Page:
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Discussion Starter · #1 ·
So I always thought front brakes were supposed to wear out before the rear ones because most of the weight is up front and they have to work harder to stop the car. Is this only true with front wheel drive cars? My stang now has 97k on it and the brakes are all original. Les Schwab told me it's time to replace the rears, less than 2mm left on them. The fronts are in good shape though. I was surprised because I always thought front brakes went first, is this not true for rear wheel drive car?
 

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So I always thought front brakes were supposed to wear out before the rear ones because most of the weight is up front and they have to work harder to stop the car. Is this only true with front wheel drive cars? My stang now has 97k on it and the brakes are all original. Les Schwab told me it's time to replace the rears, less than 2mm left on them. The fronts are in good shape though. I was surprised because I always thought front brakes went first, is this not true for rear wheel drive car?
I would replace everything... especially if those are your original pads...on 97k
 

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your still on original pads? :eek:
 

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Discussion Starter · #4 ·
Well I asked when I would need to replace the fronts and the guy said they look good, they should last for awhile. I can't remember off the top of my head how many mm are left on the front. I think part of the reason they have lasted so long is because I have a manual, so I can coast to a stop more than with an auto and use engine braking in combination with the actual brakes. I also do a lot of highway driving where I obviously don't use the brakes. But is it normal for the rears to go first on our cars?
 

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No it's not normal and that's insane if you're still on your original pads. I think it would have ground through the rotors by now if that were the case :lol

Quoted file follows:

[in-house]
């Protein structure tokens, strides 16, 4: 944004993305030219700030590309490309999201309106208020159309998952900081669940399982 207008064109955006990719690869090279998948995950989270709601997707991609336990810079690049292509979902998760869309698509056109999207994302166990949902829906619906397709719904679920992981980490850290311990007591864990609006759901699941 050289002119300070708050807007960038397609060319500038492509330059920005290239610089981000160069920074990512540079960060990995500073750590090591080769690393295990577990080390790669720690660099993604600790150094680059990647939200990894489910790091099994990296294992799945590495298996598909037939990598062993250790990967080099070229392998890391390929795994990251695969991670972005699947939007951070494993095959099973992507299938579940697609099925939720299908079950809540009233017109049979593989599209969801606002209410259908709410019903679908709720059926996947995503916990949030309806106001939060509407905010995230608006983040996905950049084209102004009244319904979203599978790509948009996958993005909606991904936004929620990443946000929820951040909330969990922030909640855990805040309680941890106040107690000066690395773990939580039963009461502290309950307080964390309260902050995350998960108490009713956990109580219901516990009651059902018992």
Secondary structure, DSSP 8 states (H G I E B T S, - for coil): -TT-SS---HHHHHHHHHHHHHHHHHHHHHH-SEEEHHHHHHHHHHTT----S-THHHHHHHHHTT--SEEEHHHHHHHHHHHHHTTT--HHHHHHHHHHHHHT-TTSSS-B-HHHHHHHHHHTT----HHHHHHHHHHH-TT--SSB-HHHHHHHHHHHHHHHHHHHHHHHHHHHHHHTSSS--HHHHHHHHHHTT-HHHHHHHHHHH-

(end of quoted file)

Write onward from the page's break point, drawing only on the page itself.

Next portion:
Are you the first owner of the car? Because it's possible that the PO just replaced the front pads and didn't touch the rear. I would take both front and rears apart and replace the pads all around. If the rear still wear faster, you may have seized calipers.
 

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A set of pads for the fronts/rears will run you 50-75 bucks and 1-2 hrs of your time to change out. Its not too hard at all. The main thing is that the front caliper pistons can be compressed with a c clamp, but you have to borrow a tool from autozone or wherever for the backs because they have to be screwed in.

97k on original pads is scary. I change mine typically every 30-40k. Also, check your floating pins on your caliper brackets. There are little rubber boots that go cover the floating pin and if that breaks (which it usually does) then you will have to replace it and relube the pin. If water gets in there, it can rust and cause the pads to drag against the rotor and cause premature wear.
 

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There its absolutely no way that you are still on the originals.
 

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There its absolutely no way that you are still on the originals.
Ummm actually there is a way... There are plenty of roads out in AZ that you can pass through without hitting a light or stop sign... he could potentially drive through those [email protected]

@ 8 hours a day, that would be 320 miles a day, only stopping for gas and then to go home, would put little wear on the brakes while racking up 97k in about 2 years :eek:
 

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Do you know for a fact that is what he drives? I don't think so.

Let's also remember that his fronts are fine, and the rears are gone. I'm just saying the fronts have probably been replaced.
 

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Discussion Starter · #11 ·
I know it's a long time to go on a set of pads, but I can tell you that they are indeed the original pads. I'm the 2nd owner of my car and have had it since 2009 when it had 19k miles on it. The original owner was a middle aged man in the military so it spent most of the first 7 years of it's life parked and garaged. He kept good records so I have documentation of everything ever done to it. I know I got my moneys worth with these pads, I'm still just confused as to why the fronts wouldn't be worn out yet. I don't think it's a bad problem to have, just doesn't make sense to me.

The only other thing I can say as to why they've lasted this long is that I live in Eastern Washington, in a desert region, kind of like phoenix believe it or not (I know it's Washington lol, but Seattle's weather is way different). Most of my driving is highway miles. I used to live in Western Washington and commuted in horrible traffic 30 miles one way everyday for about 2 years, but now that I'm in Richland, it's almost all highway. I've put just over 77k miles on my car in the 3.5 years I've had it, so I drive a ton, but I'd say close to 60k of those miles have been highway.
 

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That is friggen ridiculous. I would suggest looking at the rear caliper pins for sticking. When you replace the pads try to clean them and lube them up really well.
 
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